For years Princeton Borough residents and shoppers have been accustomed to the same parking meter rates. These rates may soon change if the Borough Council approves a proposal now under consideration.
The Traffic and Transit Committee of the Borough Council discussed a plan to increase parking meter rates and hours of operation at its meeting last Wednesday night. Borough merchants have since raised a number of objections to the plan.
According to the plan, parking meter rates on Nassau Street would increase from 60 cents to $1 per hour, explained chair of the Traffic and Transit Committee Arch Davis. Other meters in the borough would increase to 75 cents per hour. Longterm parking rates – defined as more than two hours – would remain the same.
The parking meters would also operate until 8 p.m. instead of the current 6 p.m. shutoff time under the proposal that Davis and Mayor Marvin Reed put forward.
'A counterproductive move'
Merchants have voiced concern over the implementation of the meter plan. "We feel that it would be a counterproductive move," said Richard Carnevale, owner of the Annex Bar & Grill. Gopi Allthoor, manager of Varsity Liquors on Nassau Street, said, "People will leave this town and go somewhere else to shop." They "will spend a dollar for gas and go somewhere else," added Allthoor, referring to stores off Route 1 where parking is free.
"The extension of the hours hits a sore spot," said Carnevale. It "really targets the restaurant and hospitality industry."
Carnevale said free parking after 6 p.m. has increased business in the evenings. He said the extension of meter operation hours would deter customers.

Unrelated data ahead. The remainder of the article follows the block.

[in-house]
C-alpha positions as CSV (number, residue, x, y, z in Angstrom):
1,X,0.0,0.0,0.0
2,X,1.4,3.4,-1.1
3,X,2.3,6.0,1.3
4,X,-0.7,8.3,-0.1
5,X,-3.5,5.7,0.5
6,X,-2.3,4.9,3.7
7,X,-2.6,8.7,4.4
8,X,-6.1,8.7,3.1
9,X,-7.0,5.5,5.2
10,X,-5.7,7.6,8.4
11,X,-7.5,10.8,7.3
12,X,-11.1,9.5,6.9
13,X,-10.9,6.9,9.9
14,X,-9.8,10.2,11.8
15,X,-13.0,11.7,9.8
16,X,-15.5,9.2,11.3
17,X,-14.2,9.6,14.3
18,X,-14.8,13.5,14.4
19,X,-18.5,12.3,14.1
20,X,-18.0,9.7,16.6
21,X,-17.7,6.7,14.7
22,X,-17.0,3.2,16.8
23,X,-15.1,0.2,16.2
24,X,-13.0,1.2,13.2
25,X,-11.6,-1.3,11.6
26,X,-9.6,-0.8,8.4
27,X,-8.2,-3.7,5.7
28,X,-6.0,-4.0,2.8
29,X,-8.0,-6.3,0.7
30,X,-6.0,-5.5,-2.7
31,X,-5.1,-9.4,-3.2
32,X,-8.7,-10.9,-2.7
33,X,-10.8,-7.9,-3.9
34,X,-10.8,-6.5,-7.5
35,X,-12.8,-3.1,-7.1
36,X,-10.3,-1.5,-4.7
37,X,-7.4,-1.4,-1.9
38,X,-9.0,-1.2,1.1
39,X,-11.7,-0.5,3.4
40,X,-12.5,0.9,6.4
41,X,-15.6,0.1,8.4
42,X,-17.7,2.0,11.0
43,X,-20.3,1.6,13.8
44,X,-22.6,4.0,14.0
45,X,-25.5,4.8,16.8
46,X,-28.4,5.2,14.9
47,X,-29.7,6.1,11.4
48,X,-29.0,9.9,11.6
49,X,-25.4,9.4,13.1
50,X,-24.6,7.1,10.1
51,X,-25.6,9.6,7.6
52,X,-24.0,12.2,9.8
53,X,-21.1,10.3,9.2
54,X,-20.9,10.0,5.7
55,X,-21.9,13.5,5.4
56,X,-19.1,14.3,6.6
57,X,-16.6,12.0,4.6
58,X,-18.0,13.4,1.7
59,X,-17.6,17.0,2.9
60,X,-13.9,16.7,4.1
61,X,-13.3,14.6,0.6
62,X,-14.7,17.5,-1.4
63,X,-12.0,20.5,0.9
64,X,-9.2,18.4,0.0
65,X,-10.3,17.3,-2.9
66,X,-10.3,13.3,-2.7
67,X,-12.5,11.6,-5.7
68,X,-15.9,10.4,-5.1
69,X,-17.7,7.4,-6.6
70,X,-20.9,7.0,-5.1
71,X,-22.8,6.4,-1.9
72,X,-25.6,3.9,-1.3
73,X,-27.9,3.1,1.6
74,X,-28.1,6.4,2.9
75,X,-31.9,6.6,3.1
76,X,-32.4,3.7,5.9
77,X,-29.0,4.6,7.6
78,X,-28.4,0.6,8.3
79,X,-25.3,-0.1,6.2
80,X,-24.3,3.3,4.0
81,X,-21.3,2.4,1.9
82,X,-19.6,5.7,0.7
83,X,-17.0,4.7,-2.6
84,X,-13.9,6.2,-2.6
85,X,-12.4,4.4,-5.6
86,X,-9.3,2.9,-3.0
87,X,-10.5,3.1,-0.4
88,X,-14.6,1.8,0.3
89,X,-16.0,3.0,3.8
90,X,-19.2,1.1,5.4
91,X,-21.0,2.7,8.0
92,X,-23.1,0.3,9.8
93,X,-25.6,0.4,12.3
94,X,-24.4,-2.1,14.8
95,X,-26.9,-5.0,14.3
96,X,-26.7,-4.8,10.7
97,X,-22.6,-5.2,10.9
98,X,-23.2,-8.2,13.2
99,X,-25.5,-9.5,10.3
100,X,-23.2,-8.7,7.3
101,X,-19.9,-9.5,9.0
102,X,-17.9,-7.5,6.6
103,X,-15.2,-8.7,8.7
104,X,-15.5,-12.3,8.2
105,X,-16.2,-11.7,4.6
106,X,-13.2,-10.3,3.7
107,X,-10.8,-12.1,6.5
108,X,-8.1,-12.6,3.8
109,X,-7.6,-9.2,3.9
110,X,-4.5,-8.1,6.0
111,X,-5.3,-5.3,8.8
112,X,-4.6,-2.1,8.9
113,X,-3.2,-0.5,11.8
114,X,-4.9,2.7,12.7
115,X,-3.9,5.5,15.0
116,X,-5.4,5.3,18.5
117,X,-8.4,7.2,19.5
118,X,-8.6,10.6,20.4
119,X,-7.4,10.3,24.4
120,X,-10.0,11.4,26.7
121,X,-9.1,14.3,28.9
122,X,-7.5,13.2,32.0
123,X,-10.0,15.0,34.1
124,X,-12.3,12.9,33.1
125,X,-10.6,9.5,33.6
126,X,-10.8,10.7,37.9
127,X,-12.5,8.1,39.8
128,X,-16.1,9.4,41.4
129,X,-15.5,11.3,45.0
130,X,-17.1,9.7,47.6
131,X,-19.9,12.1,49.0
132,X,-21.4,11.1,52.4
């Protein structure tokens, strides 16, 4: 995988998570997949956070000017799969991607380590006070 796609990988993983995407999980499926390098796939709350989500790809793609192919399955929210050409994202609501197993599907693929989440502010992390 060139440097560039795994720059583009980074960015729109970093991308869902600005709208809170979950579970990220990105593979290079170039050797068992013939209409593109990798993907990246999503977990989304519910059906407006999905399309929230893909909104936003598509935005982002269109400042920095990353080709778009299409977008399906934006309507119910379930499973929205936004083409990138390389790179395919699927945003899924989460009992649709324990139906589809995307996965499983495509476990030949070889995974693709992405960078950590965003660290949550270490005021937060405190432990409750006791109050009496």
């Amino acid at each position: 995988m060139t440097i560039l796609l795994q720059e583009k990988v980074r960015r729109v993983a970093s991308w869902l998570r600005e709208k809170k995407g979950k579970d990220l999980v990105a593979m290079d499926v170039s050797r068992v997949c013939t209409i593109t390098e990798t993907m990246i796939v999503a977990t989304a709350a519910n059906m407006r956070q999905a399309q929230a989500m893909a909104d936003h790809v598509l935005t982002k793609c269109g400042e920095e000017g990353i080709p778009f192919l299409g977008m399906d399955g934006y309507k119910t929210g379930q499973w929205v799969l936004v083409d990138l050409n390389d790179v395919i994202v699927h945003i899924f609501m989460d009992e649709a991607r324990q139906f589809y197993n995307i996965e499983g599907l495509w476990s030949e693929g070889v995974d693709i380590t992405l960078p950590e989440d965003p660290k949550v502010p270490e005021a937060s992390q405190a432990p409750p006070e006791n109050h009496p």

Carnevale also said he predicted movie and theater patrons would find themselves having to leave shows to feed meters during the extended hours.
At the Wednesday meeting, members of the Traffic and Transit Committee were in disagreement over the proposal.
"Many members of the committee thought that a dollar an hour is too much anywhere in town," said Davis. The proposal will formally come before the council for a vote March 10.
Parking meter rates have remained about the same in Princeton Borough for the last 12 years while the cost of living has increased by roughly 50 percent, Davis said.
Davis said the proposal would alleviate some of the parking problems around Nassau Street and would raise much-needed money for the borough.
Davis said the borough currently lacks sufficient funds and partially blames the University.
"There are a lot of people in the town who do not feel that the University carries its responsibility to the town," he said.
However, Pam Hersch, Director of Community and State Affairs at the University, said, "We think we make an enormous contribution to the community both in terms of what we pay and our economic impact on the town."
She added, "We try very hard not to cost the town any money."